If an AutoPlay window displays, click the Close button. If you are not using a USB flash drive and are working in a computer lab, ask your instructor where you should save your files. Files can be copied to SkyDrive instead of your USB flash drive. The procedure for using SkyDrive is explained in the Introduction (Your Digital Toolkit), Chapter 2.
This window displays all of the storage locations on your computer.
Your computer may display the removable disk storage location with a name such as Removable Disk, USB Disk, or External Disk. Or, if you’ve renamed your disk, it will display that name.
The Module2-Windows folder appears as a folder in your USB drive.
The Module2-Windows folder appears as a folder in your USB drive as illustrated in this slide.
Folders can be moved and copied using the drag-and-drop method. This method will either copy or move the folder, depending on the destination location.
Just as you store printed documents that relate to each other in a single manila folder, you can store related computer files in virtual folders. For example, you might want to make a folder called Job Search to store your resume, cover letters, and portfolio documents.
You can create a folder in a File Explorer window as illustrated in this slide. Once you create the folder, you can save or move files to the folder.
By default, Windows has four predefined libraries (Music, Pictures, Documents, and Video). Remember, a library is different from a folder in that it is a place to compile like types of files.
You may need to rename a file or folder after you create it. File and folder names can be up to 255 characters in length and can include spaces. Certain characters, including / : * ? ” < > |, cannot be used in file and folder names. File names have an extension, such as .docx, which the computer program adds automatically when the file is saved. You should not change the file extension when you rename a file because the extension tells the computer which application to use to open the file.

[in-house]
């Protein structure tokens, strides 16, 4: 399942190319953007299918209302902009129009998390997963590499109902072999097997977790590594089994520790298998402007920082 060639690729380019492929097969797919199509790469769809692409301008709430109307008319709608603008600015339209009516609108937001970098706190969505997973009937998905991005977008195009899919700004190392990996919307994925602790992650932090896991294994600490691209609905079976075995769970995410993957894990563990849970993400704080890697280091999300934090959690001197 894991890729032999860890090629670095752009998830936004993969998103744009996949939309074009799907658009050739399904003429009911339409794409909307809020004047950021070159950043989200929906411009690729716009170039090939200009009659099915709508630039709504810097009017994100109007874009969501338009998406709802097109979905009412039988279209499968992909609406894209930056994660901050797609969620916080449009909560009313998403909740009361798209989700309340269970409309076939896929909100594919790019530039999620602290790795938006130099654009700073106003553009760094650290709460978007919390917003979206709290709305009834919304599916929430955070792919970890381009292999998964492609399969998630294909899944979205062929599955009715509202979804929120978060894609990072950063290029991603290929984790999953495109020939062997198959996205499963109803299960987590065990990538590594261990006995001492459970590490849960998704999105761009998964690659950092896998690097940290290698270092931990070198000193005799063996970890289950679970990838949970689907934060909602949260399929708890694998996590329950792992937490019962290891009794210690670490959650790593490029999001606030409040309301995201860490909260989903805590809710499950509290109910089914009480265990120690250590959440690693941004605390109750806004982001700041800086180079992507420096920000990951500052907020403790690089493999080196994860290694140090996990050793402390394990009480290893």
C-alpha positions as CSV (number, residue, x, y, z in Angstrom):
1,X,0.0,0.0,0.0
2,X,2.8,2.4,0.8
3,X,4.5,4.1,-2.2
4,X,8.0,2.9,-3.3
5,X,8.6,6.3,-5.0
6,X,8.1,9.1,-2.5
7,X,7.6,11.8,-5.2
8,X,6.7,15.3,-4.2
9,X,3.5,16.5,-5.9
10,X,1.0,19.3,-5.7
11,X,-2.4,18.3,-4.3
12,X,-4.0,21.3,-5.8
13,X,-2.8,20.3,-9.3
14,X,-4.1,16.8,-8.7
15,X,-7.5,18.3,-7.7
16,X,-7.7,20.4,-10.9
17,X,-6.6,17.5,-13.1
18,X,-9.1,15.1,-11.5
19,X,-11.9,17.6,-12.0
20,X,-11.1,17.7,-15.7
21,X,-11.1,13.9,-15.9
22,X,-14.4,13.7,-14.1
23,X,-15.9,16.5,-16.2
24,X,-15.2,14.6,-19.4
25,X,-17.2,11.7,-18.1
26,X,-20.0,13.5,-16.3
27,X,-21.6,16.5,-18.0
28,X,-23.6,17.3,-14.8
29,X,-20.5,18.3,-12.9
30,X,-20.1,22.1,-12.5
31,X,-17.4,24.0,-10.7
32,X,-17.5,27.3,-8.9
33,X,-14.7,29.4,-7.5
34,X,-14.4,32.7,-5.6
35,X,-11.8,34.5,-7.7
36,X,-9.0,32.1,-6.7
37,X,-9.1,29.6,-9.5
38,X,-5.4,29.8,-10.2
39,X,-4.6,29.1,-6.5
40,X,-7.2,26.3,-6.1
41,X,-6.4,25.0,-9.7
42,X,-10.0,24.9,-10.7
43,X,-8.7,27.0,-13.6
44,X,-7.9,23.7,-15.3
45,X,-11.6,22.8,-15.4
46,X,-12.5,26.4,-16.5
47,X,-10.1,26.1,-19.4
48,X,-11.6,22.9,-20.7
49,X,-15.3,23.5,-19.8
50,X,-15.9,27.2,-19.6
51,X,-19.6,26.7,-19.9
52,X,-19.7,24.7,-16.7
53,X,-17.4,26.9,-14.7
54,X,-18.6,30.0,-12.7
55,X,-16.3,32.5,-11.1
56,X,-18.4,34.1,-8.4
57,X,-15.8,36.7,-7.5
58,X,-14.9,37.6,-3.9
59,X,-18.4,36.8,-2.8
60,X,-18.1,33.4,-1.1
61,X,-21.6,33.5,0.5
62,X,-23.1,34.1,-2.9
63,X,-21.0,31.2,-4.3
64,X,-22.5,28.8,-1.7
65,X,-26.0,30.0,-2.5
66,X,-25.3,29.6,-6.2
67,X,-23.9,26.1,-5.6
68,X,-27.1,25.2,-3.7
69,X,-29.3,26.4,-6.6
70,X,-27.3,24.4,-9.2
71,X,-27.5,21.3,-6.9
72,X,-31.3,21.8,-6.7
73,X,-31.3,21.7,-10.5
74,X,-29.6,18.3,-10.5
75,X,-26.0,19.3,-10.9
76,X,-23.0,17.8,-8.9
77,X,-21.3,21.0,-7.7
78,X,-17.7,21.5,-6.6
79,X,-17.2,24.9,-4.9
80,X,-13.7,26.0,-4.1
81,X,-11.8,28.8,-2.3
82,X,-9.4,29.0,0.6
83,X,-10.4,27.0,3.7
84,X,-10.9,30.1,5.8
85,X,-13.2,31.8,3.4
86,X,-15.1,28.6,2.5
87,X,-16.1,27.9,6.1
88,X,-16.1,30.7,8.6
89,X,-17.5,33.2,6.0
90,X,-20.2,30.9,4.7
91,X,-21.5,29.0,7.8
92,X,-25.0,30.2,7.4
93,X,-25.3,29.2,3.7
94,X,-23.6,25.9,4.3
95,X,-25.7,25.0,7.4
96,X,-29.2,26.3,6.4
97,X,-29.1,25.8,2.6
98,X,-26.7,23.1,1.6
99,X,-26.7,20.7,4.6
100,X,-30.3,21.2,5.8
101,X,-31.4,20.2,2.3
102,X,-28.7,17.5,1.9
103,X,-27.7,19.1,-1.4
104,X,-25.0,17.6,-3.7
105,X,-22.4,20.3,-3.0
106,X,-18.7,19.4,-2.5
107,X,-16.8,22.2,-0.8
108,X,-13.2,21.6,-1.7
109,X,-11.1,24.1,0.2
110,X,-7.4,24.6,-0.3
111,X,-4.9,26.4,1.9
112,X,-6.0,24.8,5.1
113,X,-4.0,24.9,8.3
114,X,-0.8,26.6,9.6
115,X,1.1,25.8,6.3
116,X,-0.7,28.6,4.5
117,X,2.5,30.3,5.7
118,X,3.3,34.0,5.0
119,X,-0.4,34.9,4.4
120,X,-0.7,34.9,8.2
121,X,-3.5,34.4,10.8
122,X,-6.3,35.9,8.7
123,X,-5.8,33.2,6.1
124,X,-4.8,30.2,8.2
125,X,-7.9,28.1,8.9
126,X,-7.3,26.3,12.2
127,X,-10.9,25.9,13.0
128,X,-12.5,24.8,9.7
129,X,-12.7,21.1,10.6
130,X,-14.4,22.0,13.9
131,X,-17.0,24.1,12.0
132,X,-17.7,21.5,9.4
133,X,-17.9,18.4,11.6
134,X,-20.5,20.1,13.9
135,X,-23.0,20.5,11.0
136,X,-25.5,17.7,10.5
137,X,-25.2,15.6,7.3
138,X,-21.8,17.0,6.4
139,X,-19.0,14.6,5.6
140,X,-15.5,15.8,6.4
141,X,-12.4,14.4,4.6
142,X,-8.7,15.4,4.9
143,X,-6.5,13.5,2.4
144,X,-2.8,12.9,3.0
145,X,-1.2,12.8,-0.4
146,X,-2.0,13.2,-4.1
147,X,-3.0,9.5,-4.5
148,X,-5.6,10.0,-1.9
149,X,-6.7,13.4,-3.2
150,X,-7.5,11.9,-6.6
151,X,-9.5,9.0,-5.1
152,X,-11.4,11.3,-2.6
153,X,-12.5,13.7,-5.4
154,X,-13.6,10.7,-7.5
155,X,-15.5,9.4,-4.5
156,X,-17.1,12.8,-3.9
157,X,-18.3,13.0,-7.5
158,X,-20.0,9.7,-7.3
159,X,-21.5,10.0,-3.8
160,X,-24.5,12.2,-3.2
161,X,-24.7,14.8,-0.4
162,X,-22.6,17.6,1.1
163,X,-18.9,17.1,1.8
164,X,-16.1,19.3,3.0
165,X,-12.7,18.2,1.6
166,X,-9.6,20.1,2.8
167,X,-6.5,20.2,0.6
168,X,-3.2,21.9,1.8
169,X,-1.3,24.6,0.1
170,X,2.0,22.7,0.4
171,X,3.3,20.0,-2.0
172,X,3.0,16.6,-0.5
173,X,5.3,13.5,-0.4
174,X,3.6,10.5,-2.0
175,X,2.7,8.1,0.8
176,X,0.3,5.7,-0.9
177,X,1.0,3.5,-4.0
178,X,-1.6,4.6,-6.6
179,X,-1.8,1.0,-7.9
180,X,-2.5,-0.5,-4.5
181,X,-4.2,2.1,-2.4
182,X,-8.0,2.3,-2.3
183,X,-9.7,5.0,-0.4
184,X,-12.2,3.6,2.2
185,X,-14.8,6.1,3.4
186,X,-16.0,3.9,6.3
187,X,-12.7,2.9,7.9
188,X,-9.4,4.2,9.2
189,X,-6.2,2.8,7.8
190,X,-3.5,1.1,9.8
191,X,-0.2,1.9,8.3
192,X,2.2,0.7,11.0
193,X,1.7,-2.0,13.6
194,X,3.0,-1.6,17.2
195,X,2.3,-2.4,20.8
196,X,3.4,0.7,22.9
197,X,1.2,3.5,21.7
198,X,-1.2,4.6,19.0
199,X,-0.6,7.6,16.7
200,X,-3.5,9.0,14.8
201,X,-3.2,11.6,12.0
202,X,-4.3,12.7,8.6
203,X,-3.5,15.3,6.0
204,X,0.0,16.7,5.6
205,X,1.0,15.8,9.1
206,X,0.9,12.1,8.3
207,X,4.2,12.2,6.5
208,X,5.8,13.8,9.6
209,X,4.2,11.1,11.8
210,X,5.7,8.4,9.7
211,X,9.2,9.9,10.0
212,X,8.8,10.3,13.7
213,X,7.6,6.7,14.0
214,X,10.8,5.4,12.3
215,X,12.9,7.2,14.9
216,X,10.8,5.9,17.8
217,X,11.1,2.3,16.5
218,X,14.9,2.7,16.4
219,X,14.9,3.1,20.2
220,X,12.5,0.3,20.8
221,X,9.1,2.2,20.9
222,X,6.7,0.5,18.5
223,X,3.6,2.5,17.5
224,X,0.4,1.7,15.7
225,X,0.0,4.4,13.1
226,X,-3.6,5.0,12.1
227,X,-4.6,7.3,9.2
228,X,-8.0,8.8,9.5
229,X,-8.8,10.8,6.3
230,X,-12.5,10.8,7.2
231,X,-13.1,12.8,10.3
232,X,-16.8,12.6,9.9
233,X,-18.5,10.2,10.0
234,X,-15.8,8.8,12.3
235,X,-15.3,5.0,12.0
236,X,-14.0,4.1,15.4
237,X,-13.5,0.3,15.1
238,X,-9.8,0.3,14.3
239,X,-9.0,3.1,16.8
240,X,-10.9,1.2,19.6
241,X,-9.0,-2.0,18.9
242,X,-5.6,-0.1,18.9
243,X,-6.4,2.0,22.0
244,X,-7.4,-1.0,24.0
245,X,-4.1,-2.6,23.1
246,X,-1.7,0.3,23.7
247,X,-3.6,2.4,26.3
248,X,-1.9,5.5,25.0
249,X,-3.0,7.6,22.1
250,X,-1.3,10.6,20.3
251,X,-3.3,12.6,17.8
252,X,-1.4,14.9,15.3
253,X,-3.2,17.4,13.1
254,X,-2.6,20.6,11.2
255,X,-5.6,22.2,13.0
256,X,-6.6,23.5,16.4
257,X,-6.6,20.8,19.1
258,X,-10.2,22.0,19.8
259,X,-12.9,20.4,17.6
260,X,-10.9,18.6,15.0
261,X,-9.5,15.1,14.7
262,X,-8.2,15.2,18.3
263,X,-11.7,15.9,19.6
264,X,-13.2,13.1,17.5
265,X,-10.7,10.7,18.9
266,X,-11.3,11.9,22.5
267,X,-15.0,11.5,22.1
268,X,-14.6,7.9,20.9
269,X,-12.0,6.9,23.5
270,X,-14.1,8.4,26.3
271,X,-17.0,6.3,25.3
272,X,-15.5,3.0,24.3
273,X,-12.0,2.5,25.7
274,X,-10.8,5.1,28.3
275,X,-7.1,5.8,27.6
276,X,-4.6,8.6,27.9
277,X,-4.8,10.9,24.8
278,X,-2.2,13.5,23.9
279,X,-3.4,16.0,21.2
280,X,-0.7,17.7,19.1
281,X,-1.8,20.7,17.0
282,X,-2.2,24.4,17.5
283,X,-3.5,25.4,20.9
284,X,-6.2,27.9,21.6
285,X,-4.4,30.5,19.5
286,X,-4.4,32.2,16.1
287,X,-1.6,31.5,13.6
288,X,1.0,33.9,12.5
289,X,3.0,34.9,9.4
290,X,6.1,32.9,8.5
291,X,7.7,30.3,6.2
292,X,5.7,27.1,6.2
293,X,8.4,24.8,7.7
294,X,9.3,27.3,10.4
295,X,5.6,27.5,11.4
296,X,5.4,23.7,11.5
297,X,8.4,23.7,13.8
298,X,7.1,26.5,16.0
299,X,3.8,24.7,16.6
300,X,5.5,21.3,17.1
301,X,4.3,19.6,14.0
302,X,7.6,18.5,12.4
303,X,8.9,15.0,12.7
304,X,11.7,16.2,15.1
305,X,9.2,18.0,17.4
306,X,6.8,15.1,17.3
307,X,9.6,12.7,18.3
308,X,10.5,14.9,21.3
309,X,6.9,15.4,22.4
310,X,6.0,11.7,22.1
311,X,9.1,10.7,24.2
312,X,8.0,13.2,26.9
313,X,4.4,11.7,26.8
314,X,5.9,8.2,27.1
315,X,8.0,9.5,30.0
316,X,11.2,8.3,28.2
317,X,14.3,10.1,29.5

If you make a mistake when renaming a file you can click the Undo button on the Quick Access toolbar. If you do not see the Undo button, click the Customize Quick Access Toolbar button arrow and then click Undo to place a check mark beside this option. You can also use the shortcut F2 to rename. Another Way: Click the Rename button in the Organize group to make the folder name available for editing.
When you click Rename, as illustrated in this slide, the folder name becomes available for editing.
In a default File Explorer window, file extensions are not displayed.
If you want to rename a series of files, such as photo files from a digital camera, you can do so quickly if you use a specific prefix to name each of the files. For example, you could use the prefix photo to rename a batch of files photo(1).jpg, photo(2).jpg, photo(3).jpg, photo(4).jpg, and so forth.
If you have large files that you need to email or transfer to another computer, you may want to compress the files. Compressed files take up less storage space and can be transferred to other computers more quickly than uncompressed files. To edit a compressed file, you must first extract the files. Extracting essentially reverses the process, or decompresses the file, once you are ready to use it.
The compressed folder appears with a folder icon with a zipper image on it. Be aware that you will probably hear two different terms, compressed and zipped, used to describe such files. If WinZip is installed on the computer, the icon will be the WinZip "folder in vise" icon rather than a folder with a zipper on it.
Many compressed files have a .zip extension. Others have an .rar extension or other special extension, depending on the compression application used.